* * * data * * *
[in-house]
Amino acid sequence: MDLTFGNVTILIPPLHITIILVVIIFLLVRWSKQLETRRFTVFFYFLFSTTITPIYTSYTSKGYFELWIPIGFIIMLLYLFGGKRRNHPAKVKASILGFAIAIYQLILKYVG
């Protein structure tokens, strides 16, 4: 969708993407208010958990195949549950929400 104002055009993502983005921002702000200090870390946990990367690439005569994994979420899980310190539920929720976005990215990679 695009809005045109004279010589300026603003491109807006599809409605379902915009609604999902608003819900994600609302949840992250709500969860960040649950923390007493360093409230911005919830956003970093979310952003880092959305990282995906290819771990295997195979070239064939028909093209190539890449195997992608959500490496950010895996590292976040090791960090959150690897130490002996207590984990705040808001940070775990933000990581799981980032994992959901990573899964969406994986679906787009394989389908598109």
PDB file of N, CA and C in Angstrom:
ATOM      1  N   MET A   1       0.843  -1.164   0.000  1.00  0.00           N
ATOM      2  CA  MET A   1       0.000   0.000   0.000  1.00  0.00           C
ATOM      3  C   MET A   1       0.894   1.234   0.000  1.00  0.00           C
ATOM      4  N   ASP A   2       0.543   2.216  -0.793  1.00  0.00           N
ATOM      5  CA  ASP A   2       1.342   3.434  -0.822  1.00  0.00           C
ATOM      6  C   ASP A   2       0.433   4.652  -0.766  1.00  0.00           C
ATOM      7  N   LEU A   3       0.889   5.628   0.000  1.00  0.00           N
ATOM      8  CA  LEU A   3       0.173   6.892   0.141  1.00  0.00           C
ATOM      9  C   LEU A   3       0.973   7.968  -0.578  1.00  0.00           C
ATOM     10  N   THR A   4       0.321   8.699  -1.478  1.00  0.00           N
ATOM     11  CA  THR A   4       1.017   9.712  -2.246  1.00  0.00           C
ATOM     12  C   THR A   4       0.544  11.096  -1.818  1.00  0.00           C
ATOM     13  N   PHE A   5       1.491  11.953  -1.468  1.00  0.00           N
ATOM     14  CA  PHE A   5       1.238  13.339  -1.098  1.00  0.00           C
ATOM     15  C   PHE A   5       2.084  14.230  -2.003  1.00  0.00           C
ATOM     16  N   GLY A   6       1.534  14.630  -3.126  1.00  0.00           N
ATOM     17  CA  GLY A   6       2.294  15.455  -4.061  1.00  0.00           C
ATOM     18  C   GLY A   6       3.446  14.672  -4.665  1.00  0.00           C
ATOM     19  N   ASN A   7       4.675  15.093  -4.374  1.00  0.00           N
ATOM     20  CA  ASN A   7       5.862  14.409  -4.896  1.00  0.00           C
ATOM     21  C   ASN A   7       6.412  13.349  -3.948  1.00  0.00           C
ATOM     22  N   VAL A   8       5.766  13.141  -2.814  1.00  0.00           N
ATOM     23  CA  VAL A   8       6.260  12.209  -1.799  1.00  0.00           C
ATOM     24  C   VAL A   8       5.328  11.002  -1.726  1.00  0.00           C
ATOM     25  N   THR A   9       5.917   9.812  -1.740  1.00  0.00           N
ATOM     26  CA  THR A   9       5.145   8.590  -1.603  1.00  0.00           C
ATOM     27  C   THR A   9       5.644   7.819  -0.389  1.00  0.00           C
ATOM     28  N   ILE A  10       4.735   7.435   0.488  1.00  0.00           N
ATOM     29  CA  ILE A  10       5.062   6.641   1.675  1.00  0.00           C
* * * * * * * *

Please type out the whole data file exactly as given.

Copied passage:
[in-house]
Amino acid sequence: MDLTFGNVTILIPPLHITIILVVIIFLLVRWSKQLETRRFTVFFYFLFSTTITPIYTSYTSKGYFELWIPIGFIIMLLYLFGGKRRNHPAKVKASILGFAIAIYQLILKYVG
């Protein structure tokens, strides 16, 4: 969708993407208010958990195949549950929400 104002055009993502983005921002702000200090870390946990990367690439005569994994979420899980310190539920929720976005990215990679 695009809005045109004279010589300026603003491109807006599809409605379902915009609604999902608003819900994600609302949840992250709500969860960040649950923390007493360093409230911005919830956003970093979310952003880092959305990282995906290819771990295997195979070239064939028909093209190539890449195997992608959500490496950010895996590292976040090791960090959150690897130490002996207590984990705040808001940070775990933000990581799981980032994992959901990573899964969406994986679906787009394989389908598109």
PDB file of N, CA and C in Angstrom:
ATOM      1  N   MET A   1       0.843  -1.164   0.000  1.00  0.00           N
ATOM      2  CA  MET A   1       0.000   0.000   0.000  1.00  0.00           C
ATOM      3  C   MET A   1       0.894   1.234   0.000  1.00  0.00           C
ATOM      4  N   ASP A   2       0.543   2.216  -0.793  1.00  0.00           N
ATOM      5  CA  ASP A   2       1.342   3.434  -0.822  1.00  0.00           C
ATOM      6  C   ASP A   2       0.433   4.652  -0.766  1.00  0.00           C
ATOM      7  N   LEU A   3       0.889   5.628   0.000  1.00  0.00           N
ATOM      8  CA  LEU A   3       0.173   6.892   0.141  1.00  0.00           C
ATOM      9  C   LEU A   3       0.973   7.968  -0.578  1.00  0.00           C
ATOM     10  N   THR A   4       0.321   8.699  -1.478  1.00  0.00           N
ATOM     11  CA  THR A   4       1.017   9.712  -2.246  1.00  0.00           C
ATOM     12  C   THR A   4       0.544  11.096  -1.818  1.00  0.00           C
ATOM     13  N   PHE A   5       1.491  11.953  -1.468  1.00  0.00           N
ATOM     14  CA  PHE A   5       1.238  13.339  -1.098  1.00  0.00           C
ATOM     15  C   PHE A   5       2.084  14.230  -2.003  1.00  0.00           C
ATOM     16  N   GLY A   6       1.534  14.630  -3.126  1.00  0.00           N
ATOM     17  CA  GLY A   6       2.294  15.455  -4.061  1.00  0.00           C
ATOM     18  C   GLY A   6       3.446  14.672  -4.665  1.00  0.00           C
ATOM     19  N   ASN A   7       4.675  15.093  -4.374  1.00  0.00           N
ATOM     20  CA  ASN A   7       5.862  14.409  -4.896  1.00  0.00           C
ATOM     21  C   ASN A   7       6.412  13.349  -3.948  1.00  0.00           C
ATOM     22  N   VAL A   8       5.766  13.141  -2.814  1.00  0.00           N
ATOM     23  CA  VAL A   8       6.260  12.209  -1.799  1.00  0.00           C
ATOM     24  C   VAL A   8       5.328  11.002  -1.726  1.00  0.00           C
ATOM     25  N   THR A   9       5.917   9.812  -1.740  1.00  0.00           N
ATOM     26  CA  THR A   9       5.145   8.590  -1.603  1.00  0.00           C
ATOM     27  C   THR A   9       5.644   7.819  -0.389  1.00  0.00           C
ATOM     28  N   ILE A  10       4.735   7.435   0.488  1.00  0.00           N
ATOM     29  CA  ILE A  10       5.062   6.641   1.675  1.00  0.00           C